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RBI explained

Executive summary

  1. Despite a return to economic growth over the last year or more, standards of living for most people are still declining. Prices are rising ahead of increase in wages, resulting in a fall in real incomes across most of the population.
  2. The government’s preferred measure of inflation is the Consumer Prices Index (CPI). This attempts to capture the “average” experience of price increases across the population.
  3. But CPI is flawed as a measure of real living standards. To measure price increases, it uses a “basket of goods”, constructed to reflect typical consumption patterns. The contribution of price changes in each good and service in the basket is weighted by the proportion the average household spends on it.
  4. However, there is no such thing as an “average” household. What households buy varies, depending not only on who is in the household, but also how much money the household has. In particular, poorer households spend proportionately more on essentials than do richer. Spending money on housing, food, and utilities is unavoidable and so poorer households devote more money, proportionately, to them.
  5. But it is these essentials that have seen some of the biggest increase in prices over recent years. Whilst the price of (for example) electronic goods have fallen dramatically, and likewise overseas travel, essentials have seen a large increase in prices. These increases, as a result, will hit poorer households harder than the better off.

    Prices of selected items, 2005-2014
    Prices of selected items, 2005-2014

     
  6. Food prices are up 43% since 2006. Water bills have risen 52%. And prices of electricity and gas have gone up by 115% since then. Only housing costs, outside of London, have been relatively more restrained.  
  7. The CPI measure shows average prices increasing only 26% over this period. Since average (median) money incomes have risen 19%, even this implies a 7% decrease in median earnings.
  8. But once we allow for the variation in spending patterns by those on different incomes, the pattern becomes even more stark. We can show this impact by recalculating the rate of inflation for different income groups. The graph below shows the total increase in prices each 10% of the population, grouped from poorest to richest, have faced since 2006.
  9. This is the “Real Britain Index” – an alternate measure of inflation, comparable to CPI, that makes allowance for the fact that those on different incomes spend their money differently.


    Cumulative inflation by income decile January 2006-July 2014
    Cumulative inflation by income decile January 2006-July 2014

  10. Very consistently, the poorest have faced higher inflation than the richest. (The slightly higher rate for the richest 10% seems to substantially the result of rapid increases in school fees!). These new rates more accurately capture the experience of rising prices for those on different incomes.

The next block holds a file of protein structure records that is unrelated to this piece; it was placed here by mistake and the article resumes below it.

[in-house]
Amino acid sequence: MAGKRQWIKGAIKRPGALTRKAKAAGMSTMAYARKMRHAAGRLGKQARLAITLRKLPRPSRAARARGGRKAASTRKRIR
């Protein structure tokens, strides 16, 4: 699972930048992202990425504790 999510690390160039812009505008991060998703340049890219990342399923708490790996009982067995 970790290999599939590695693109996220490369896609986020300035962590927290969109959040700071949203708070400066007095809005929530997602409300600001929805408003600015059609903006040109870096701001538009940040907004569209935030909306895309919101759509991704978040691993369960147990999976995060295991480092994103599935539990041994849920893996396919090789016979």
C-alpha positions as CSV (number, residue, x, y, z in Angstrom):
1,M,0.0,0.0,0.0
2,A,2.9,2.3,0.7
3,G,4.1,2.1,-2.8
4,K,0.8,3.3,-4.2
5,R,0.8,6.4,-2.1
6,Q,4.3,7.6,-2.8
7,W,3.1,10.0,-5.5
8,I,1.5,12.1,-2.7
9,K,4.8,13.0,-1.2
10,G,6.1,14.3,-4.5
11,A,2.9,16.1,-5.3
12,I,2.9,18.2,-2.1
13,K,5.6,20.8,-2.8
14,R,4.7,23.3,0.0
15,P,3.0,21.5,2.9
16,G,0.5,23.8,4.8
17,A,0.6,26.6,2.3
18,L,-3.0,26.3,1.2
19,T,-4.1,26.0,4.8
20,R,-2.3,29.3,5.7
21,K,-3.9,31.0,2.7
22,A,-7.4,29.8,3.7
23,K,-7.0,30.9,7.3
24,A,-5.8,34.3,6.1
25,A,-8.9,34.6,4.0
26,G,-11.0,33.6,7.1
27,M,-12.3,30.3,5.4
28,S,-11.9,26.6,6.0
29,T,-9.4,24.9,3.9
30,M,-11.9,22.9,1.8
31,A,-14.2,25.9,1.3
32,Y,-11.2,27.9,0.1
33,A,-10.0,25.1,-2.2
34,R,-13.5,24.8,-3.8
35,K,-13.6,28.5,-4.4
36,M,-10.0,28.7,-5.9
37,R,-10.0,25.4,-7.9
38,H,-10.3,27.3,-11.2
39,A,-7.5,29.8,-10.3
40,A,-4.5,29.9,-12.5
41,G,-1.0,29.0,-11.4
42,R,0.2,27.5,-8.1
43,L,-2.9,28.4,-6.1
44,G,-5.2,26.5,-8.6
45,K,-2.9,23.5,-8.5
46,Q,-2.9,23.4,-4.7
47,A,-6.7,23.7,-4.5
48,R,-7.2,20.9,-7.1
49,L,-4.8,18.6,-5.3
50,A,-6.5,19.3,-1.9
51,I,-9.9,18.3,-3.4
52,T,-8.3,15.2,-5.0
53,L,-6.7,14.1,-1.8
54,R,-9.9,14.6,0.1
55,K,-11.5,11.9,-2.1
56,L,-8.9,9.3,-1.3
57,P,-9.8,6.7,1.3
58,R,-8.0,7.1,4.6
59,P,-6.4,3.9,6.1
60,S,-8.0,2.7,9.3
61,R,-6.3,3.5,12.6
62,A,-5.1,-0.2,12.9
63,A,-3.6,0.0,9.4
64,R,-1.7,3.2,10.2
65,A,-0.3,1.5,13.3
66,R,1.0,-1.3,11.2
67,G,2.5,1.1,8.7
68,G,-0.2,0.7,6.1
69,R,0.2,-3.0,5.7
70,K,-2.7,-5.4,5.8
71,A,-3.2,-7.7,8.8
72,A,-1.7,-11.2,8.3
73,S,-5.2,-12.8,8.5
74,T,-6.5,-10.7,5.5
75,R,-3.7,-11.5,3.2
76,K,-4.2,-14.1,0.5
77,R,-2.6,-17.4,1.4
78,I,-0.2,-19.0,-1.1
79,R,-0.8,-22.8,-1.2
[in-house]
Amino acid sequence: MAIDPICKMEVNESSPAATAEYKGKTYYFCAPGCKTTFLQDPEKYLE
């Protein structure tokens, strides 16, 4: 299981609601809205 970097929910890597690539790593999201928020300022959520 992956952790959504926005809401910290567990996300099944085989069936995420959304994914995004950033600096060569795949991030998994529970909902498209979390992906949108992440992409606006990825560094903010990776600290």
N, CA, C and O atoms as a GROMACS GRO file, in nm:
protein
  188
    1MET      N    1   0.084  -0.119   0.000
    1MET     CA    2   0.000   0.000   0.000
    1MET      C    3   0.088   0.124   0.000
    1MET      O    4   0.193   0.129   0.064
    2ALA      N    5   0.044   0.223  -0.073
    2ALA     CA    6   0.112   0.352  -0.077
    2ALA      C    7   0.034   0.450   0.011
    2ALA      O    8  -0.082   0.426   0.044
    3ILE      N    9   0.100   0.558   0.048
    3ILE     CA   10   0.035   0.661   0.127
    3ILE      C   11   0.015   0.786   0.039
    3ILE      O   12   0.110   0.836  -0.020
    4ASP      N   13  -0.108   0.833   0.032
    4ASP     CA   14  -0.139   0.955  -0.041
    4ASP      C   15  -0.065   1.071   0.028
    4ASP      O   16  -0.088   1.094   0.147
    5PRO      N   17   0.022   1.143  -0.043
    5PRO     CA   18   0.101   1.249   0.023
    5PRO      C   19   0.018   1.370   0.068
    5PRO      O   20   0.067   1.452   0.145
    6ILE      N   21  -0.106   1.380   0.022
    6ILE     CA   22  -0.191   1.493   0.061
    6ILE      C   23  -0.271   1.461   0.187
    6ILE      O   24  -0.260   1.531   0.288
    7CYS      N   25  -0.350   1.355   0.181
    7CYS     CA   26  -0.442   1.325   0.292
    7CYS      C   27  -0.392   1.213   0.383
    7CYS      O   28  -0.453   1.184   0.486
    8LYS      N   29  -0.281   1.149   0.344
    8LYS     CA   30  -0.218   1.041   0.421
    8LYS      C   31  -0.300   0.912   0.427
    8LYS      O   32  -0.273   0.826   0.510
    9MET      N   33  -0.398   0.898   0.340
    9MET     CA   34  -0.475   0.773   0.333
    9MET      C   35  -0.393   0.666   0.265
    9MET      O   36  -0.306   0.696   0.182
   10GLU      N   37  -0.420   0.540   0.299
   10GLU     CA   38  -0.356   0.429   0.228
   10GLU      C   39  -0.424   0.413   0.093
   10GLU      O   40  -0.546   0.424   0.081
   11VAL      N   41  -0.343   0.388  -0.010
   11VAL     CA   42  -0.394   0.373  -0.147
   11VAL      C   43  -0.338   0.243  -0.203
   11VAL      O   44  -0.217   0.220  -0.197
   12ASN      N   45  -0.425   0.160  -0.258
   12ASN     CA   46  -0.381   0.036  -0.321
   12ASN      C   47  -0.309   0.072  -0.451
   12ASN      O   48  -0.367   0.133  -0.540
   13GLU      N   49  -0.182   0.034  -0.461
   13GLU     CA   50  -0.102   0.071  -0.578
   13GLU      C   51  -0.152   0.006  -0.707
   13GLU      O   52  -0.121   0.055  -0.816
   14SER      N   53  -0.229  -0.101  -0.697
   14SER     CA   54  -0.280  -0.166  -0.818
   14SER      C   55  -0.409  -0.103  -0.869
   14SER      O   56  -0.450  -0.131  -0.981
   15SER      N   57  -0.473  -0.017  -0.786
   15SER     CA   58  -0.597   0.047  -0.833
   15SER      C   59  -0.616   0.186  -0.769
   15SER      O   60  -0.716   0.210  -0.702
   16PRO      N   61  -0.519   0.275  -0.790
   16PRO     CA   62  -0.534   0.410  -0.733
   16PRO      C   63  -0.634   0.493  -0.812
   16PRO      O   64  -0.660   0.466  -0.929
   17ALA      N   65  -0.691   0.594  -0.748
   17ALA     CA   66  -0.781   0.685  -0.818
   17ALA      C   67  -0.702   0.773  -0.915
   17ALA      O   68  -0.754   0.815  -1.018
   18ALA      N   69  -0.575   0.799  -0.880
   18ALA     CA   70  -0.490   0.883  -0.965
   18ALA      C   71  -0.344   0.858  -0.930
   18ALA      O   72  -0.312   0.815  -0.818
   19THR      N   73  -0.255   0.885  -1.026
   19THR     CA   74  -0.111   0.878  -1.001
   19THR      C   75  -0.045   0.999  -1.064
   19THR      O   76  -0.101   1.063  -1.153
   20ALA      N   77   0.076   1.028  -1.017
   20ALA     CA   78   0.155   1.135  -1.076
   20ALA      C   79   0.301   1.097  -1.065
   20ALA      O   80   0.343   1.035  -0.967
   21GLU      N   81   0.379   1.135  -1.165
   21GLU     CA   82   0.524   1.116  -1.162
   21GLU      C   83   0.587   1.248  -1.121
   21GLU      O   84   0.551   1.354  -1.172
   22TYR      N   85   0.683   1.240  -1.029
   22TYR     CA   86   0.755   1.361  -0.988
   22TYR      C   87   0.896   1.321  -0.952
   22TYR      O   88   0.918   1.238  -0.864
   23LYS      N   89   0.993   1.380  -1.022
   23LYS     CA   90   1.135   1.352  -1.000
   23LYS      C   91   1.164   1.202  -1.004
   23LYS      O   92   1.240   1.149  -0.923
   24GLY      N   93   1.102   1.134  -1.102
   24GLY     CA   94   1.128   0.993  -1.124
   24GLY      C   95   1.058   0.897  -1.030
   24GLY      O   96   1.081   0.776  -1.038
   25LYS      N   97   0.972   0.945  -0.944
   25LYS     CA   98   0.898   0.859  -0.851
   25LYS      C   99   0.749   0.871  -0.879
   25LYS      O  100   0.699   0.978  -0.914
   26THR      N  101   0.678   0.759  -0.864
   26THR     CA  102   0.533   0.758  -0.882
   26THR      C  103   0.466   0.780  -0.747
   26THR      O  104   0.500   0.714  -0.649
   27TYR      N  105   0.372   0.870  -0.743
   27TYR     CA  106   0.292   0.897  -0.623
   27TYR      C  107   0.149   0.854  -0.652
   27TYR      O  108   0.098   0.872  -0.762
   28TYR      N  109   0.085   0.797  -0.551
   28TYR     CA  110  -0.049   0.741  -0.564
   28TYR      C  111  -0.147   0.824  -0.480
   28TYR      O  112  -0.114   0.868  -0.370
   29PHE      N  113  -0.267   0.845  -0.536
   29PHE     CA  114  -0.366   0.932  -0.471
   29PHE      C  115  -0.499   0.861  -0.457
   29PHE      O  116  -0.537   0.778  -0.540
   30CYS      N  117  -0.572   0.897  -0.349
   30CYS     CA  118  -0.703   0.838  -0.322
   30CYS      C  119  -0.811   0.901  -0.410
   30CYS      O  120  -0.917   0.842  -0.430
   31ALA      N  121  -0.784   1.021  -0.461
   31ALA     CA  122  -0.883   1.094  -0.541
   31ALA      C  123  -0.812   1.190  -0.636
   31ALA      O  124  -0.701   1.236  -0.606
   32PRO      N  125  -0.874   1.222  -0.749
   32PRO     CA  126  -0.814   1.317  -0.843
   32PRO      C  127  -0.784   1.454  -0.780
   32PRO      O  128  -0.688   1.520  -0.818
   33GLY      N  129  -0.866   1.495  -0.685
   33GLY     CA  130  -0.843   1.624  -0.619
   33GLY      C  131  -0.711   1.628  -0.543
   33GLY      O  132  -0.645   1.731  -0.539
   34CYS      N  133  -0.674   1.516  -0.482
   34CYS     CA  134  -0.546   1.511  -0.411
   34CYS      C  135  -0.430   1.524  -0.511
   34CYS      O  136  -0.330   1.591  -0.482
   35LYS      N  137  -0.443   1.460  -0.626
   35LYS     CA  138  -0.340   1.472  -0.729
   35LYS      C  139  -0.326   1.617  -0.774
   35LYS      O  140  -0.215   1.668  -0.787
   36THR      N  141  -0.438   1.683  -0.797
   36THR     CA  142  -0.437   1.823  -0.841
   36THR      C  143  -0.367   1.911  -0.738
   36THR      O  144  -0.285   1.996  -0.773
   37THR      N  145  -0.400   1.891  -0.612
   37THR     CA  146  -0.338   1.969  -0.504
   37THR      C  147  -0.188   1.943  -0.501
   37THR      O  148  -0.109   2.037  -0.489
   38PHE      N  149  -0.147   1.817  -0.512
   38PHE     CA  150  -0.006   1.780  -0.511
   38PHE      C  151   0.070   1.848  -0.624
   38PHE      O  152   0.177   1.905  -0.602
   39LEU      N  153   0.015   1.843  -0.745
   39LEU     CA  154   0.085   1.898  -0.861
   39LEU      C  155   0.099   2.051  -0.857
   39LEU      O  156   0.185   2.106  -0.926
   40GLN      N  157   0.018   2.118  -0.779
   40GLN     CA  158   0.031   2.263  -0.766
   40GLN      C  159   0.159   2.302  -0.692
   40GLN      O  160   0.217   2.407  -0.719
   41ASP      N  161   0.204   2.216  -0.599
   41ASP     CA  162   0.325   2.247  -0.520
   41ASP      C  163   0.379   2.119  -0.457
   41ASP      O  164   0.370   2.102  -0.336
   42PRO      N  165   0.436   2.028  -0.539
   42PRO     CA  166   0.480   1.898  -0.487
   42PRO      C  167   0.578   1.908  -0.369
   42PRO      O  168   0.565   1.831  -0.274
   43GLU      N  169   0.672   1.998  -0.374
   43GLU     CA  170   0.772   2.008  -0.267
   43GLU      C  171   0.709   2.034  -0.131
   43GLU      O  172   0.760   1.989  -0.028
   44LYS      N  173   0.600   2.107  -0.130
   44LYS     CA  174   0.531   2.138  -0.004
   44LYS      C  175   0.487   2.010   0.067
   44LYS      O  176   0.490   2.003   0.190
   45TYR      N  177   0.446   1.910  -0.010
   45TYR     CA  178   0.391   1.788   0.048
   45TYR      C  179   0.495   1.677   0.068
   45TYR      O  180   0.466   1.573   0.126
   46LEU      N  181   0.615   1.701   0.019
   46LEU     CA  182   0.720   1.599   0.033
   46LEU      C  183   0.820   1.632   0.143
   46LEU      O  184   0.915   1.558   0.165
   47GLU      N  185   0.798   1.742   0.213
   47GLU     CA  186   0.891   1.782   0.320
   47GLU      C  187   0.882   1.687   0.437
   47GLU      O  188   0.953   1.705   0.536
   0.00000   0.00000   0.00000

11. Using data on earnings from the Office for National Statistics (ONS), we can then compare these new inflation rates with changes in money incomes for each group. We show the cumulative effects of price and money earnings changes for each tenth of the population, sorted by income, since 2006.
  12. It is very clear that the period 2010-13, following the general election, represents a break with not just the years pre-crash, but also the years immediately following the crash, during which time incomes at the lower end of the population, in particular, held up comparatively well.
  13. It is also apparent that the largest recent squeeze on incomes occurs somewhat above the squeezed middle, from the fifth to the eighth deciles. This covers those earning average pay from roughly £19,700 to £43,400 a year. 
  14. To give some sense of what these figures mean, a typical civil servant, earning the median pay for the civil service of £24,000, would face an RBI inflation rate of 2.36%. A typical nurse, again earning the median pay, would face and inflation of 2.37%. With CPI at 1.6%, it is clear that pegging pay increases to CPI would lead to a real loss of income.

    Changes to post-tax income, selected periods, 2005-2013
      Poorest Second Third Fourth Fifth Sixth Seventh Eighth Ninth Richest
    2006-8 -9.5% -0.2% -1.0% 2.2% 2.9% 0.5% 1.2% 4.1% -3.7% -4.2%
    2008-10 21.6% 9.5% 1.8% 1.6% -1.4% 2.0% -1.9% -2.2% 2.0% 1.9%
    2010-13 -14.8% -5.3% -2.1% -5.1% -9.6% -9.0% -8.2% -9.9% -7.5% -6.7%
  15. However, if we look at the last year for which data is available, it is also apparent that the bias of income changes is strongly favouring the wealthy. Whilst the very poorest saw a shocking 14.8% drop in their income in a single financial year, driven by welfare changes, the richest 10% saw their real incomes increase by 3.9%, after some years of decline.

    Changes in post-tax real income, 2011/12-2012/13
      Poorest Second Third Fourth Fifth Sixth Seventh Eighth Ninth Richest
    2011-13 -14.8% 0.1% -0.9% 3.4% -2.2% -3.3% -1.8% -1.9% -1.0% 3.9%
  16. Inequality appears to be rising again, and the effects of the inflation difference will exaggerate this.
  17. There are a number of barriers that can be raised against the worst effects of this differential. A freeze on utility prices, in particular, will have a redistributive effect. More effective, however, will be a drive to increase money earnings, particularly in the lower 70% of the income distribution. 

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